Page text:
Drink lots of liquid during the day. Many older folks are chronically dehydrated, as they don't get as thirsty as they once did; dehydration unfortunately exacerbates their jumpy legs. Drink almost to the point where you have to get up too often during the night. Of course be sensible about it: drink during the day rather than right before bedtime, avoid caffeine (energy drinks, regular coffee), stay away from sugar (carbonated beverages, juices, many sports drinks), and shun alcohol.

Don't ignore this; surprisingly, hydration has a lot of effect on nighttime jumpy legs. (You may also notice that taking a shower in the evening may reduce jumpy legs that night, which happens if some water was absorbed through the skin.)

No Ankle Over Knee
Don't sit in any way that strains your legs

Don't do things like the yoga lotus position. Avoid crossing your legs if you feel any strain at all. Don't pretend you're a ballerina. And certainly don't cross one ankle over the other knee (like the picture), even though it may be a good position for reading.

Take magnesium supplements as necessary

Just moving around a bit all the time during the day may be enough to keep jumpy leg at bay. But if not, take a little bit of magnesium supplement even during the day. I take half a pill with breakfast and another half a pill a couple hours after lunch. If I have jumpy legs while sitting and reading in the evening, I will take another half a pill.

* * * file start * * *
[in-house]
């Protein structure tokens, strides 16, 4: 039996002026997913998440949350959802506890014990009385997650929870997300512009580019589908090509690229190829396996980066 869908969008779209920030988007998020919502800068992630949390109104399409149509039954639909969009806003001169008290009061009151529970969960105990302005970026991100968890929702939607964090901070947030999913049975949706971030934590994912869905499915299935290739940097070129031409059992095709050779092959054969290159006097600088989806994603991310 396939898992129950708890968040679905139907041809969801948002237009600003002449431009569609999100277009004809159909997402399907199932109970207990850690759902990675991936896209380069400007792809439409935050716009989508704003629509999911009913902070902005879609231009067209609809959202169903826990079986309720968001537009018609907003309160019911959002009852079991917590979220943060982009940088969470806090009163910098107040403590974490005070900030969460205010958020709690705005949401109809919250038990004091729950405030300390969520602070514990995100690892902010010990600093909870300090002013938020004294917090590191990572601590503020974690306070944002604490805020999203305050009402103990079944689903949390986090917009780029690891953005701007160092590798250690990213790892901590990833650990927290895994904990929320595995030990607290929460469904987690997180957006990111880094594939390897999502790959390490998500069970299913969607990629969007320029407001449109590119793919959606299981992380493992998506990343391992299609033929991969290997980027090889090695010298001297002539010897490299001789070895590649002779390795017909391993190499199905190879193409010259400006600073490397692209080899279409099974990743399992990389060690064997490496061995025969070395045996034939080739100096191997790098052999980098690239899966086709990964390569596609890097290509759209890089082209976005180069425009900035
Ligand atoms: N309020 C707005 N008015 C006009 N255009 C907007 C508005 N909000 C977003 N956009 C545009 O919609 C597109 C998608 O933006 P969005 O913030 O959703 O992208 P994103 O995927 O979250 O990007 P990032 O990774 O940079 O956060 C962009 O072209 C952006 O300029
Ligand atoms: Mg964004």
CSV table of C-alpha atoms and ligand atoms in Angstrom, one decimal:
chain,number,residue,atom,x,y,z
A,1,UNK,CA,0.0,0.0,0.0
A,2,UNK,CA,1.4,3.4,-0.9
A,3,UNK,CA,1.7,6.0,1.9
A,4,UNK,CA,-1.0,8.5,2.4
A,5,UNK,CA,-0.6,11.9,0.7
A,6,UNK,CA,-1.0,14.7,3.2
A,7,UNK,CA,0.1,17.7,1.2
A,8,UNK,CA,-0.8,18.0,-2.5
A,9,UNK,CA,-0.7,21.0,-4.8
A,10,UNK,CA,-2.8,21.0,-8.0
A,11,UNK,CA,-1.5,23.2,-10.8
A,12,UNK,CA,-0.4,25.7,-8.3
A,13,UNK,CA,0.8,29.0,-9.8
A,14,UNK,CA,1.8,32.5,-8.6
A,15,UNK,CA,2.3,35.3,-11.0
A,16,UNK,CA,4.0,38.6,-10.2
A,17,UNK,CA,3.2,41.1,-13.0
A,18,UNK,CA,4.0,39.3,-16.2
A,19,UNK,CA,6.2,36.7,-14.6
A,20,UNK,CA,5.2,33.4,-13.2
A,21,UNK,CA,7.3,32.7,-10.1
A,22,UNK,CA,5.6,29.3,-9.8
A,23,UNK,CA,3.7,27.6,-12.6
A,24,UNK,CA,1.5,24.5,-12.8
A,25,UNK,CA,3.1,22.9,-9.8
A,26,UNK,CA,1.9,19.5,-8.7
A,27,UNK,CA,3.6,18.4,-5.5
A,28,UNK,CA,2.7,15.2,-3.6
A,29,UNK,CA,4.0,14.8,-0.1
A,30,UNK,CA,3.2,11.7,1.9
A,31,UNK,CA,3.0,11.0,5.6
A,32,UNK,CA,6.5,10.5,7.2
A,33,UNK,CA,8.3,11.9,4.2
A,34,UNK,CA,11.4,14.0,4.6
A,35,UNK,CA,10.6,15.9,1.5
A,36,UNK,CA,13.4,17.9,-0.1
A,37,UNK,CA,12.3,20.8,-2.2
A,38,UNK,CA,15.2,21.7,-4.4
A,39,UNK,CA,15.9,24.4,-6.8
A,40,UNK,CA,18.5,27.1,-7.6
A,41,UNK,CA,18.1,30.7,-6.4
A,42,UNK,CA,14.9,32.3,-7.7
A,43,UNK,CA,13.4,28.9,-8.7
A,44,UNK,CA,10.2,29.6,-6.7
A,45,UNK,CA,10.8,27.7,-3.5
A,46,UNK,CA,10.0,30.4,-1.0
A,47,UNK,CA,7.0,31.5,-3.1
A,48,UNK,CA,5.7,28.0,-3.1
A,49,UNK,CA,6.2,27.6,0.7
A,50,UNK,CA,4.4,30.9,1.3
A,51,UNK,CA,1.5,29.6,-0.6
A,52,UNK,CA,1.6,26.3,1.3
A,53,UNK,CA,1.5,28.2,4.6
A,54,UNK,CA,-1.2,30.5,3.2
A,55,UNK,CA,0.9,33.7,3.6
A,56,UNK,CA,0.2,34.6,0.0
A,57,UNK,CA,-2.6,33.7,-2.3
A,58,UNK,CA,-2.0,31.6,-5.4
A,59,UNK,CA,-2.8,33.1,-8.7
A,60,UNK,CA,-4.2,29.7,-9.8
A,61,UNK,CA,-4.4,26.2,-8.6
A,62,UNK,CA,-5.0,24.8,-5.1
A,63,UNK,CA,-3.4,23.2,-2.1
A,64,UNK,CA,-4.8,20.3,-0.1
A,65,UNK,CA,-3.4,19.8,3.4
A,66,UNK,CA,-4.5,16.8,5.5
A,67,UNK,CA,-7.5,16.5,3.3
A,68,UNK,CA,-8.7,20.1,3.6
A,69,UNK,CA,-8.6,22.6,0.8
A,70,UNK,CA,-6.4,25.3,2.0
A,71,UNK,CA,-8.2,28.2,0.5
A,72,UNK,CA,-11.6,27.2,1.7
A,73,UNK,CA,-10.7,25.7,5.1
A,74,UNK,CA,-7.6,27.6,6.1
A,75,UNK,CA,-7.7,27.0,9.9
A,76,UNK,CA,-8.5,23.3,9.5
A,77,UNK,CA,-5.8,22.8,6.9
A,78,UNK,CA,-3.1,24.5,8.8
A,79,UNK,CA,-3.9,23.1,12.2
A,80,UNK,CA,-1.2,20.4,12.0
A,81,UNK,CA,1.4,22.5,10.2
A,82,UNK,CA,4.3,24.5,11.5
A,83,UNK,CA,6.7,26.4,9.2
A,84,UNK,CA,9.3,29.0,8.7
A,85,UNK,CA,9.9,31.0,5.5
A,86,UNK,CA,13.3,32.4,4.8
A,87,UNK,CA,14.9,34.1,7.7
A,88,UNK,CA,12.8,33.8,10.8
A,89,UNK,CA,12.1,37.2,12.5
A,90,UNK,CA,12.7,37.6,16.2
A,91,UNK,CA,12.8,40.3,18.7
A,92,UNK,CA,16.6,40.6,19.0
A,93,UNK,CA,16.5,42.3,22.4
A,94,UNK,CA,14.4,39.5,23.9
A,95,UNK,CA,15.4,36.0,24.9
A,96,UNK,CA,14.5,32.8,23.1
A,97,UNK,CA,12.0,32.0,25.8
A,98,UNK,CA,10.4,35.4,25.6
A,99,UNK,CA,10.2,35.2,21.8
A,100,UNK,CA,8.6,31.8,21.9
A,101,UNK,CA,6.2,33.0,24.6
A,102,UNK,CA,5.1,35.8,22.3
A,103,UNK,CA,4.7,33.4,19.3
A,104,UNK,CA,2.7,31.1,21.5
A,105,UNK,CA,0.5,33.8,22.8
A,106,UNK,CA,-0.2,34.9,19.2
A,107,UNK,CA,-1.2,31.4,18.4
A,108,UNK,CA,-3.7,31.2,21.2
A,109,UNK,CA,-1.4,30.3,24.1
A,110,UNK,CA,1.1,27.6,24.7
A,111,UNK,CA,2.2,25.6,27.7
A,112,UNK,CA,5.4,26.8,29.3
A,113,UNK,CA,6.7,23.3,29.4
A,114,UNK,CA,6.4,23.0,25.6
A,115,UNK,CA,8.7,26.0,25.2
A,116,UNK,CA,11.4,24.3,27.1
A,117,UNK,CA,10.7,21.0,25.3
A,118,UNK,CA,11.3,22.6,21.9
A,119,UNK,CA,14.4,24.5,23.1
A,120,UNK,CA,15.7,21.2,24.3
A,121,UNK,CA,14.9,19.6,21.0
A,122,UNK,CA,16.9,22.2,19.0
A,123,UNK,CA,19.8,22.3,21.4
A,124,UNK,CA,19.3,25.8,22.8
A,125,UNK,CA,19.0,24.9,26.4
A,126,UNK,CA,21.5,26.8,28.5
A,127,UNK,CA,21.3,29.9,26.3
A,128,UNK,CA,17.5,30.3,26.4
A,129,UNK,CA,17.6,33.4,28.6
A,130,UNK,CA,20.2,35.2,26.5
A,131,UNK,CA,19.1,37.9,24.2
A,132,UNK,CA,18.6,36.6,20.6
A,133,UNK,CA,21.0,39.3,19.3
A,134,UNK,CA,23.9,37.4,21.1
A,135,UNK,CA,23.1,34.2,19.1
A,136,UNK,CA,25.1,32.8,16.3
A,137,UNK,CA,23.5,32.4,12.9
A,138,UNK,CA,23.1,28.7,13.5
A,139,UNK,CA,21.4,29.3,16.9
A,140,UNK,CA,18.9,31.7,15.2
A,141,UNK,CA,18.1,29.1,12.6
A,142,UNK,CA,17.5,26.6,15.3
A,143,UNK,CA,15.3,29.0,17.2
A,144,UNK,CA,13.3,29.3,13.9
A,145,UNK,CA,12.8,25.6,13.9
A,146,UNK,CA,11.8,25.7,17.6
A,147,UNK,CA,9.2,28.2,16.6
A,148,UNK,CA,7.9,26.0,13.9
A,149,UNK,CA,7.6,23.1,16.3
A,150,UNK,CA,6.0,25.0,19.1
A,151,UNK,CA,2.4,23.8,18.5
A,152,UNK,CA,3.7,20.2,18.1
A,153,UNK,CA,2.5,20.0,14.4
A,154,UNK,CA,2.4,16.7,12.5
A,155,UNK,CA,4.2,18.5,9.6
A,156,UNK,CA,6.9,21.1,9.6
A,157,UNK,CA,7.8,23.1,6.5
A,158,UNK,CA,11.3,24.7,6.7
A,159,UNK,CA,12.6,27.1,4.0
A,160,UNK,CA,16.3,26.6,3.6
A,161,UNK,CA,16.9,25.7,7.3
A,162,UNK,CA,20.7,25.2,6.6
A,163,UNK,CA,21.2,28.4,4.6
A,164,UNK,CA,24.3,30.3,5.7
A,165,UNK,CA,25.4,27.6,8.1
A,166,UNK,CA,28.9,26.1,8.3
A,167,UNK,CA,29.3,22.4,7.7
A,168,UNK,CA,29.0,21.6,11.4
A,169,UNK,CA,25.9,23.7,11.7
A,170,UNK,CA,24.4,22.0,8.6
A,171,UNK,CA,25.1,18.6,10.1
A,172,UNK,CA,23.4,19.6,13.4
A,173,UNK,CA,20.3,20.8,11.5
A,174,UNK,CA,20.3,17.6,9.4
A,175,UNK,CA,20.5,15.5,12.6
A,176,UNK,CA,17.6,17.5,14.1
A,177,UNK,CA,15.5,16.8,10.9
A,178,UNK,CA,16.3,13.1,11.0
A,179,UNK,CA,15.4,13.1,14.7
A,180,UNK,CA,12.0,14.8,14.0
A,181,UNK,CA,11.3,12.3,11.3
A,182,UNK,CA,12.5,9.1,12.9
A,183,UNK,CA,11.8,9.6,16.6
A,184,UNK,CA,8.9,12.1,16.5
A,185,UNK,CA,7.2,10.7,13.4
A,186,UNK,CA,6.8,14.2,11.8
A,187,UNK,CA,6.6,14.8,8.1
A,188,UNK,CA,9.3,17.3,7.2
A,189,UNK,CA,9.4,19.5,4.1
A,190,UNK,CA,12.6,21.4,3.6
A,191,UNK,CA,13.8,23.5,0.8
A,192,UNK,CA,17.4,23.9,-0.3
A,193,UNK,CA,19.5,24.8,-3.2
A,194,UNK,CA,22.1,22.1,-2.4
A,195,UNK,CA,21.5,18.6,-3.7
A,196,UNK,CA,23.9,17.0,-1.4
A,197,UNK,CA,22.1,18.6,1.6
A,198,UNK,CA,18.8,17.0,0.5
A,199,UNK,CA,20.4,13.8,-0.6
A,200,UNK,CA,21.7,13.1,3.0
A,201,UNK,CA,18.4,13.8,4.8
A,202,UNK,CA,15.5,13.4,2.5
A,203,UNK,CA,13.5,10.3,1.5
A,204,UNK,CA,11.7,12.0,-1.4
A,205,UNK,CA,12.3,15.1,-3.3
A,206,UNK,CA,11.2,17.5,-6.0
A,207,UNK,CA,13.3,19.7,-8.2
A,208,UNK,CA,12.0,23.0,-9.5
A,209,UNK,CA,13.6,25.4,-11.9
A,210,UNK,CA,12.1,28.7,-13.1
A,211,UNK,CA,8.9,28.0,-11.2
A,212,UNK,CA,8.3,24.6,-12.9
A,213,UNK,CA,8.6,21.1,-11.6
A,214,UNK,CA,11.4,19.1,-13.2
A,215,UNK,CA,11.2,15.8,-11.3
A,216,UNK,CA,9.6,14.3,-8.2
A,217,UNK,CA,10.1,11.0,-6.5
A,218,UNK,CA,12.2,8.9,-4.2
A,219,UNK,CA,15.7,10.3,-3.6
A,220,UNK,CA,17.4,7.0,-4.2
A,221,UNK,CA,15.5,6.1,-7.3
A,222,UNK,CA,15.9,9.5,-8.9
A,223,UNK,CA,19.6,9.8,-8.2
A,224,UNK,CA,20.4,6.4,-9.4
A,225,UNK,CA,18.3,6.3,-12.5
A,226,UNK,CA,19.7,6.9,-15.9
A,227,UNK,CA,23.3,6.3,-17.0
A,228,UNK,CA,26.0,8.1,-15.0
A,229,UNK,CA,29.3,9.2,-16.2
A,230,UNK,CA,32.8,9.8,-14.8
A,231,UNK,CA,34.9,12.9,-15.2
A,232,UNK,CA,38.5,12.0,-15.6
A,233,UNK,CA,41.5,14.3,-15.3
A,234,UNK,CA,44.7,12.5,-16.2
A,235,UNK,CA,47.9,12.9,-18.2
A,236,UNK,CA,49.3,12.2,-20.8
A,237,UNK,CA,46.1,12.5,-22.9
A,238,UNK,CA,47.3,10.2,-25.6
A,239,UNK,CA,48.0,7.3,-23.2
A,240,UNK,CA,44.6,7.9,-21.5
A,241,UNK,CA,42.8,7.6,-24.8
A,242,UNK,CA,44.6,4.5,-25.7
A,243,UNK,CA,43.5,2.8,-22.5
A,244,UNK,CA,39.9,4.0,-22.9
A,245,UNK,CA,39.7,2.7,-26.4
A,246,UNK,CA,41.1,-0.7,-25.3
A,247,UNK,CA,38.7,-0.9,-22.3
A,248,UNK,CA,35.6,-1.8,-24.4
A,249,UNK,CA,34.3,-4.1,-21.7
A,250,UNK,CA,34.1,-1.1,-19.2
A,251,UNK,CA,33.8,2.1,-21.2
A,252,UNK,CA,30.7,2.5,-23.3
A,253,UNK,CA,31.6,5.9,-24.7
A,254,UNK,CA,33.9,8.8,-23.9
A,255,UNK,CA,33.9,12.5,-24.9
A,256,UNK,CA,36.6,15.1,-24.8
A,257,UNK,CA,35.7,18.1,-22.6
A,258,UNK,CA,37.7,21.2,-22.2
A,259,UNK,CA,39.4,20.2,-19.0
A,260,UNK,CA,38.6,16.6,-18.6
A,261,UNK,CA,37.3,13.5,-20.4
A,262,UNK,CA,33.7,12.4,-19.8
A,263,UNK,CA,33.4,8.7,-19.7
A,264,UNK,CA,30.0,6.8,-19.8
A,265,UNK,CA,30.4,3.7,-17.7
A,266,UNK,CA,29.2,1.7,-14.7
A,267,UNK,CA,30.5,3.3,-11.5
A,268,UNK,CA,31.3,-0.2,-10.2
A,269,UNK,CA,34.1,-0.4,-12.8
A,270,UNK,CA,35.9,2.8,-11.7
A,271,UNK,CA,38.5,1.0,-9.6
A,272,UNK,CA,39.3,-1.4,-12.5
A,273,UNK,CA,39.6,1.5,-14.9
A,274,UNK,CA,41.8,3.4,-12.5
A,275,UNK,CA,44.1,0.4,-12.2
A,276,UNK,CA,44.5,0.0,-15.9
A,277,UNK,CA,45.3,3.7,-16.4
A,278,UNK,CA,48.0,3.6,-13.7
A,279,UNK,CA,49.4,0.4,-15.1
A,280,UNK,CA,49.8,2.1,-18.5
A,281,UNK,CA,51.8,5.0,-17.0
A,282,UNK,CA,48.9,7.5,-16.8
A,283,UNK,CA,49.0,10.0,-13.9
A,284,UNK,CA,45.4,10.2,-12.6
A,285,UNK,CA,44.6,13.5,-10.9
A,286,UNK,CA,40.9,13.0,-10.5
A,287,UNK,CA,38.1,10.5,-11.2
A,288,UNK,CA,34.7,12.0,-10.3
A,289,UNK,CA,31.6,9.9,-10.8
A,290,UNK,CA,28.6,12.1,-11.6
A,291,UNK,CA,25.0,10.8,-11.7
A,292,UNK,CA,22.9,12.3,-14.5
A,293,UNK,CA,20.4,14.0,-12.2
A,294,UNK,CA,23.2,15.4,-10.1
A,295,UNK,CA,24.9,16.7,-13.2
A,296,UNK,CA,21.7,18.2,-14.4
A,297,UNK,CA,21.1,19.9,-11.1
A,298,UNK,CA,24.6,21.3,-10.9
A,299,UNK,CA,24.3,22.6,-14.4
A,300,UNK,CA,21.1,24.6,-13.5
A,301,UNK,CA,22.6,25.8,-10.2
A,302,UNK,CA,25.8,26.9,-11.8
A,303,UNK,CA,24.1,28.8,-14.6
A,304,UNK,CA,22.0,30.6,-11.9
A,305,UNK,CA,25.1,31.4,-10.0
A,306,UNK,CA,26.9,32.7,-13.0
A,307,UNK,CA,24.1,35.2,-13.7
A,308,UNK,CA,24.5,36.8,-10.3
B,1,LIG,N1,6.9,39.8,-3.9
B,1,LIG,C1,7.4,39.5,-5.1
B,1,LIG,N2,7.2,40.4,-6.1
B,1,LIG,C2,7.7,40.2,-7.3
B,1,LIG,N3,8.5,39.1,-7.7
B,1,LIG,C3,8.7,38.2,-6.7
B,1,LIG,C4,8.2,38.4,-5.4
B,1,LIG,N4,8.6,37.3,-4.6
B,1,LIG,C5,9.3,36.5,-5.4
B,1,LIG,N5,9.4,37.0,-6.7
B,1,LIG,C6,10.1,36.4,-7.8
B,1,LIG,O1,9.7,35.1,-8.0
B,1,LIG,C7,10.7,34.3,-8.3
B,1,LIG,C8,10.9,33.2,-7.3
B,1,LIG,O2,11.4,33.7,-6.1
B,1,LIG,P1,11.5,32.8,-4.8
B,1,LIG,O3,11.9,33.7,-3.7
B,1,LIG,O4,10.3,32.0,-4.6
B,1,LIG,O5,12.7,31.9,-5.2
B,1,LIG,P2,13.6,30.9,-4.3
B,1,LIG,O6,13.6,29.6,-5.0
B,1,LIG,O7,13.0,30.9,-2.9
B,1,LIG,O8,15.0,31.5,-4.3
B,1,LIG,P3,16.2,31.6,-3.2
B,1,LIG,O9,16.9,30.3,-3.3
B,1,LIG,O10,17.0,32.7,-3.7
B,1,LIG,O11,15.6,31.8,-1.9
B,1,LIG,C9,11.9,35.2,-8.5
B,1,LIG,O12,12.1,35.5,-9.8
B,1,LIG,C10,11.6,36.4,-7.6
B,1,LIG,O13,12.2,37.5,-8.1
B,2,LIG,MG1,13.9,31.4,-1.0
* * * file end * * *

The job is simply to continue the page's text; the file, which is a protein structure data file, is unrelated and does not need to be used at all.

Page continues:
Go to bed at a regular time every night

Occasionally staying up several extra hours (perhaps because you're afraid jumpy legs will be bad:-) will likely make the jumpy legs problem even worse that night.

Nighttime Protocol

I had already needed to get up frequently in the night before I began dealing with jumpy legs, so I was able to simply incorporate my jumpy leg treatments into what was already happening. For a markedly different situation, you may need to modify parts of this protocol quite a bit, or even completely abandon it and start over.

Take one magnesium supplement pill a half hour before bed. Take two more pills just before bed. In bed, don't lay on your back with your legs out straight; instead, turn immediately to a comfortable relaxed position, keeping your legs slightly bent. And note the approximate time. (Avoid sitting up to read with your legs flat, as that position may aggravate jumpy legs quite a bit.)

If you get up 2 hours or more later, lay out another magnesium supplement pill; if you get up just 30-90 minutes later, lay out only half a magnesium supplement pill. If you get up again in less than 30 minutes because your leg is jumping, take serious action: rub magnesium lotion into the area(s) of your leg(s) that are jumping, and also spread it on the entirety of both legs, take half a magnesium supplement pill with pickle juice, stretch your calves and hamstrings, and note the time you go back to bed. If you have to get up again in less than 30 minutes because your leg(s) are still jumping, repeat all of this. This has always worked for me; I don't know what I would do if I had to get up a third time.

In less serious cases, before you return to bed, take whatever pill(s) you have laid out. If you haven't had any jumpy leg issues at all, just take the pill(s) with water, then note the time and simply go back to bed. But if jumpy leg issues woke you up, or you awoke for another reason but then noticed jumpy legs, or you felt jumpy legs while out of bed, take the pill(s) with pickle juice, then stretch your calves and hamstrings as above, then finally note the time and go back to bed.